—fantasy fantastique ... July 25, 2007
When we are first introduced to the concept (of cloning) it is all too easy to be fully in favor of it. It is indeed difficult to find fault with the prospect of replacing vital organs, for example, if and when such need arises.
Hypothetically, we could become real-life versions of the energizer bunny, going and going and going, perhaps forever. What is to stop it but the money to pay for it?
There is one particular aspect of the process though, that I have been pondering for some time now. It has to do with cloning a complete human being, not simply its mere parts.
I do not refer of course to what we are pleased to call an average person. I'm talking about the beauties in our midst, the highly desirable young women who always seem to be around, teasing us into virtual comas.
What if we could clone them? It is a venture that—I dare say—many a rambunctious young man has given some serious thought to. What I am specifically wondering though, is whether or not having sex with such a clone would constitute infidelity (assuming that you are married or otherwise attached).
In all honesty, this feels highly doubtful.
A cloned woman would not be a person. A cloned Miss Universe, for example, would not have her memories and thus her soul.
So, in a very real sense, you would not actually be having sex with whoever the current Miss Universe might be, any more than if you masturbated while looking at one of her photographs, or videos.
Reduced to its finest essence, sex with a clone will be nothing more than a form of masturbation, very likely the most sophisticated form of masturbation imaginable.
And that is truly all it would be.
But despite the prohibitive expense associated with it, if it ever were to become fully possible, I'm sure that the super-rich billionaires would not hesitate to get themselves a copy of whoever happened to be the latest hot model.
And the models likely would not mind since it would be yet another source of income for them. They would command the leverage to sell a single hair from their head for an exorbitant price, which irresistibly prompts us to question whether such a transaction might be considered a form of prostitution.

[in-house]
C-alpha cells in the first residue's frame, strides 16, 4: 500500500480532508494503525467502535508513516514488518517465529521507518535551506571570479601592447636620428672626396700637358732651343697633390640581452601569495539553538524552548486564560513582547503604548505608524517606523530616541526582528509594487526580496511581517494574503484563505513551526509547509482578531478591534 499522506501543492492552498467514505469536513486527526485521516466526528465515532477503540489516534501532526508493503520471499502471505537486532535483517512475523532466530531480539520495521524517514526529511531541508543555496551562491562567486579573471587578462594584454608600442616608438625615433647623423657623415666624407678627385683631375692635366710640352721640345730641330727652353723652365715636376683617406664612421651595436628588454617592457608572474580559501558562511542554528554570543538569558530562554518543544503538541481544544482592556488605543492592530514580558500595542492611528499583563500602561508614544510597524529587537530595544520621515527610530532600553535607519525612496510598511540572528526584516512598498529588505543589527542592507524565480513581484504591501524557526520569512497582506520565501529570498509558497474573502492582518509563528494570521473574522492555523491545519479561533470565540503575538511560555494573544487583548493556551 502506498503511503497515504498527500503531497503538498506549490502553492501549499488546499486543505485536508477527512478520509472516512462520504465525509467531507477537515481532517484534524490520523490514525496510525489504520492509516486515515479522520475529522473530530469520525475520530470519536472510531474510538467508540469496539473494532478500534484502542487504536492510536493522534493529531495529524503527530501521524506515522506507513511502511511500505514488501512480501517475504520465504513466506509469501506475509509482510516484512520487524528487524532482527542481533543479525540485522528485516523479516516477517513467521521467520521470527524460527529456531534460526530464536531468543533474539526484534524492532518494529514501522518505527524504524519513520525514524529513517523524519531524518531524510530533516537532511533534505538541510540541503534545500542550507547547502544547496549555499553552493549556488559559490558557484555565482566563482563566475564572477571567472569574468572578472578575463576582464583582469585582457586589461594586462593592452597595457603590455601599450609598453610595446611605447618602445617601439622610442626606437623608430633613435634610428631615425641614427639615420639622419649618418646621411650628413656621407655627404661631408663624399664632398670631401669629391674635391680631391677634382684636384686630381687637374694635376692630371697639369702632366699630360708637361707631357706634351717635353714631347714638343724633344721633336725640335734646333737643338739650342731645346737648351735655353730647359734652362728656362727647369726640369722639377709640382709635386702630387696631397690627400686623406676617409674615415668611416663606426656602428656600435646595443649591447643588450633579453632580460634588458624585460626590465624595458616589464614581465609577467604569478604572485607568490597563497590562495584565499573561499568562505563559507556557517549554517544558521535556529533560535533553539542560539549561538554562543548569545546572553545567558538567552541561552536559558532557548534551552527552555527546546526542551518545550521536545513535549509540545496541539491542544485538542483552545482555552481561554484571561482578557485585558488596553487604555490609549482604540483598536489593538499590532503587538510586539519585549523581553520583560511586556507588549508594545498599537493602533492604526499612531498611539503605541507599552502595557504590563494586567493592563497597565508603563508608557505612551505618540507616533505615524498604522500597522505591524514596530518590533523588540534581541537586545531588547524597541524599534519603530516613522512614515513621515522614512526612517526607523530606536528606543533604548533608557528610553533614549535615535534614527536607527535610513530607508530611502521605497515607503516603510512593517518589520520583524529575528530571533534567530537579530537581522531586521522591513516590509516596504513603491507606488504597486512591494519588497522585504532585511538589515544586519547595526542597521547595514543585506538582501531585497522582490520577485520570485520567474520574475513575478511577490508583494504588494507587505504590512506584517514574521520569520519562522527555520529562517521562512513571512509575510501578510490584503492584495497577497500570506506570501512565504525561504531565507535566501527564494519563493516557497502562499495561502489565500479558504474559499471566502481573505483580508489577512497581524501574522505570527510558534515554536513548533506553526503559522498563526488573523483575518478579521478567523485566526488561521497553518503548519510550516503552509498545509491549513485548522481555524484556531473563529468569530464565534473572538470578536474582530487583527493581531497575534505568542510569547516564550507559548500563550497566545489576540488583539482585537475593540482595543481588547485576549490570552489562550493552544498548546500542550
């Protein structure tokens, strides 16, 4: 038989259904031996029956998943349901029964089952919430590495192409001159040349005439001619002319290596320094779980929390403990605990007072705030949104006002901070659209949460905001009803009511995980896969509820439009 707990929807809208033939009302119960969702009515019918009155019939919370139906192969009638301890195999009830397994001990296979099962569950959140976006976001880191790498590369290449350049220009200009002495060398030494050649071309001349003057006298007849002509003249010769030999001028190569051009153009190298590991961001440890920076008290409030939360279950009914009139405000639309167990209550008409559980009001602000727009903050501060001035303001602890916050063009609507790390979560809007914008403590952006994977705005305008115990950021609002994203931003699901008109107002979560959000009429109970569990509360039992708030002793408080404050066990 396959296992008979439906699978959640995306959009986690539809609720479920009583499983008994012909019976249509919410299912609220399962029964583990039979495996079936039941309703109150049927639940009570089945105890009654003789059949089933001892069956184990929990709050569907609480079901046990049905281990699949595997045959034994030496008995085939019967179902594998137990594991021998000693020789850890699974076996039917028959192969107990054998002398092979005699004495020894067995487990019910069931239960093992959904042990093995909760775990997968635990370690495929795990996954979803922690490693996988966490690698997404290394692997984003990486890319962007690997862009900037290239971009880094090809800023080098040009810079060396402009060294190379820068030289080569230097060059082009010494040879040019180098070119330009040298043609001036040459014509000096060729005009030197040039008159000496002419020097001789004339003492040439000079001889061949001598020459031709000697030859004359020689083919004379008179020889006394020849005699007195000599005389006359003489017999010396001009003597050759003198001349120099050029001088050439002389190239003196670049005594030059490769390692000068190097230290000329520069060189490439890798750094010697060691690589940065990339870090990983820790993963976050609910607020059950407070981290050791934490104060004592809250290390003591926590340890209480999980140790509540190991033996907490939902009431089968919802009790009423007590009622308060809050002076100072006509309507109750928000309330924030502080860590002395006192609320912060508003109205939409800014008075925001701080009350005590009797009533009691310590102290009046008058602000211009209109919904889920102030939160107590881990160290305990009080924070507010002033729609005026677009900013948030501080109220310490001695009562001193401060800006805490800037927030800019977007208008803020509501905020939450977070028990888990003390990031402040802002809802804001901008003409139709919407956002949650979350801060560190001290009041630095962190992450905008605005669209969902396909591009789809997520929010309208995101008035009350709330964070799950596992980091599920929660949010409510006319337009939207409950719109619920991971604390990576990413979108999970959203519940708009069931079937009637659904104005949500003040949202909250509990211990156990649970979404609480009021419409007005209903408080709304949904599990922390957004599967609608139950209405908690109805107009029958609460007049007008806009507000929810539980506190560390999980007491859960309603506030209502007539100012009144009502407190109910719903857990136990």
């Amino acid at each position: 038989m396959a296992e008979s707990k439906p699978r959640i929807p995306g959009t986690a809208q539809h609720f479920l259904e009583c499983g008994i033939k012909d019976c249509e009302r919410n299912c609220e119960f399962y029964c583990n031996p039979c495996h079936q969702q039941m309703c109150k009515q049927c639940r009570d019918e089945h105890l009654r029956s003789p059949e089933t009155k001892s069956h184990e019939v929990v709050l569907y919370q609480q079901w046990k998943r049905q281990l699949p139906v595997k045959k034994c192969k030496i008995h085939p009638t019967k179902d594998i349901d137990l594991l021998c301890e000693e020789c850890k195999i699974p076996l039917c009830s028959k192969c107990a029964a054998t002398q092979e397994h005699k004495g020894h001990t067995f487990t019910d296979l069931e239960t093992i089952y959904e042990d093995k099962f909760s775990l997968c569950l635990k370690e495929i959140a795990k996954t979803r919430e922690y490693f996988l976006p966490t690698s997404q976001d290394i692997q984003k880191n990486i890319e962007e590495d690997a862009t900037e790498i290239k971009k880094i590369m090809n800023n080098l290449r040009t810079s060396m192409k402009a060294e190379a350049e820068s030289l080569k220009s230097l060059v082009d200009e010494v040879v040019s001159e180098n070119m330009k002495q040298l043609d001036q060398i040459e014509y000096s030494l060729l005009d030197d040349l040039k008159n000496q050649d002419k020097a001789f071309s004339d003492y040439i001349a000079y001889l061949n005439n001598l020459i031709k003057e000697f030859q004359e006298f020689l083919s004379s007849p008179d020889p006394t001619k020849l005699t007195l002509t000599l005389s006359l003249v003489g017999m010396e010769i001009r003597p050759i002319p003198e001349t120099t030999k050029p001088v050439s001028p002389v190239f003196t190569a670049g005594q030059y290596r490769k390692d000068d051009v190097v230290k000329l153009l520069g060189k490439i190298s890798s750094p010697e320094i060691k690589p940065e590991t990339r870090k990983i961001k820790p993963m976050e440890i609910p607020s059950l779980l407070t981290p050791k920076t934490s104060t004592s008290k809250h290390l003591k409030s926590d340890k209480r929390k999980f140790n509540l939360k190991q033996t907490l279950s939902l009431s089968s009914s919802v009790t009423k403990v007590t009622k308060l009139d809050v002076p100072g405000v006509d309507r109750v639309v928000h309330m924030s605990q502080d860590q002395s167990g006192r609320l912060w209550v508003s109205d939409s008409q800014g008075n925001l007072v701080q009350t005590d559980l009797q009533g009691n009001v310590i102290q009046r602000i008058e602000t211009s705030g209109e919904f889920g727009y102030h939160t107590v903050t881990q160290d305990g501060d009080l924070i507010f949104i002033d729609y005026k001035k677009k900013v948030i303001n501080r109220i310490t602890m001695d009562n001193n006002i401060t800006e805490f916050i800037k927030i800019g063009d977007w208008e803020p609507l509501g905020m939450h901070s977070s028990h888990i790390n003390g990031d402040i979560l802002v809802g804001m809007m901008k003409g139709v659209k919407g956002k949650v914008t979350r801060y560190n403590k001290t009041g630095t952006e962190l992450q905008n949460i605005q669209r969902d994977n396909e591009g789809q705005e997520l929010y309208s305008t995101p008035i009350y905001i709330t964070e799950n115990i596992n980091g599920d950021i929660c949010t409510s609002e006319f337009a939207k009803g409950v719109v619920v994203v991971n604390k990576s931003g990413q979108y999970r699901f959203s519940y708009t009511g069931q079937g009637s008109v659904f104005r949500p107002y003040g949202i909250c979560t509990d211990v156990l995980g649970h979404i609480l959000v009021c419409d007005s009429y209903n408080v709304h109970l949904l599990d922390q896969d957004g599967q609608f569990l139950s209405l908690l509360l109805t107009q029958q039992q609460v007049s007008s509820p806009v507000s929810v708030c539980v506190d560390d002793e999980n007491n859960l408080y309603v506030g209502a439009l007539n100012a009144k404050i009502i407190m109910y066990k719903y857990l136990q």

But I suspect that things might never develop to such an extent. The ability to acquire wealth from the sale of a single hair (or drop of saliva left on a straw or glass) would prompt all sorts of devious efforts to acquire such samples.
Such pirating would no doubt prompt the beauties to be obsessively careful about anything they touched. They might even resort to walking around with plastic shower caps on their heads lest a single hair should find its way into some unscrupulous counterfeiting hands.
But what sort of life would this be? Surely not one that is in any way appealing.
In other words, the ability to master the science that would enable us to clone an entire person is rife with complexities, and there will no doubt be much legal and ethical wrangling over it.
It is even conceivable that there would be interest in cloning deceased lovelies, Marilyn Monroe for example, regarded by many as one of the sexiest women to ever haunt the planet. If this were to become feasible would such cloning be an instance of violating a person's estate? It boggles the mind.
There is already a precedent for this sort of thing (having sex with soulless women, i.e., the facsimiles of such women). I refer to the expensive "love dolls" that are currently available (for anyone who has $6,000.00 to pay for one). At present they are made only from synthetic materials, but enhancing them with human DNA is surely being considered.
Whether we approve of it or not, we must concede that the desire for sex is powerful enough to fuel the effort to accomplish such sophisticated cloning. Coupled with the desire to live forever, it is difficult to imagine that we will prevent it from happening.
It is all too easy to place the practice of having sex with a clone in the same camp with prostitution, an activity that we do indeed legislate against, but essentially waste our time doing so. Essentially, the primal urge to live and reproduce is much stronger than the social urge to legislate.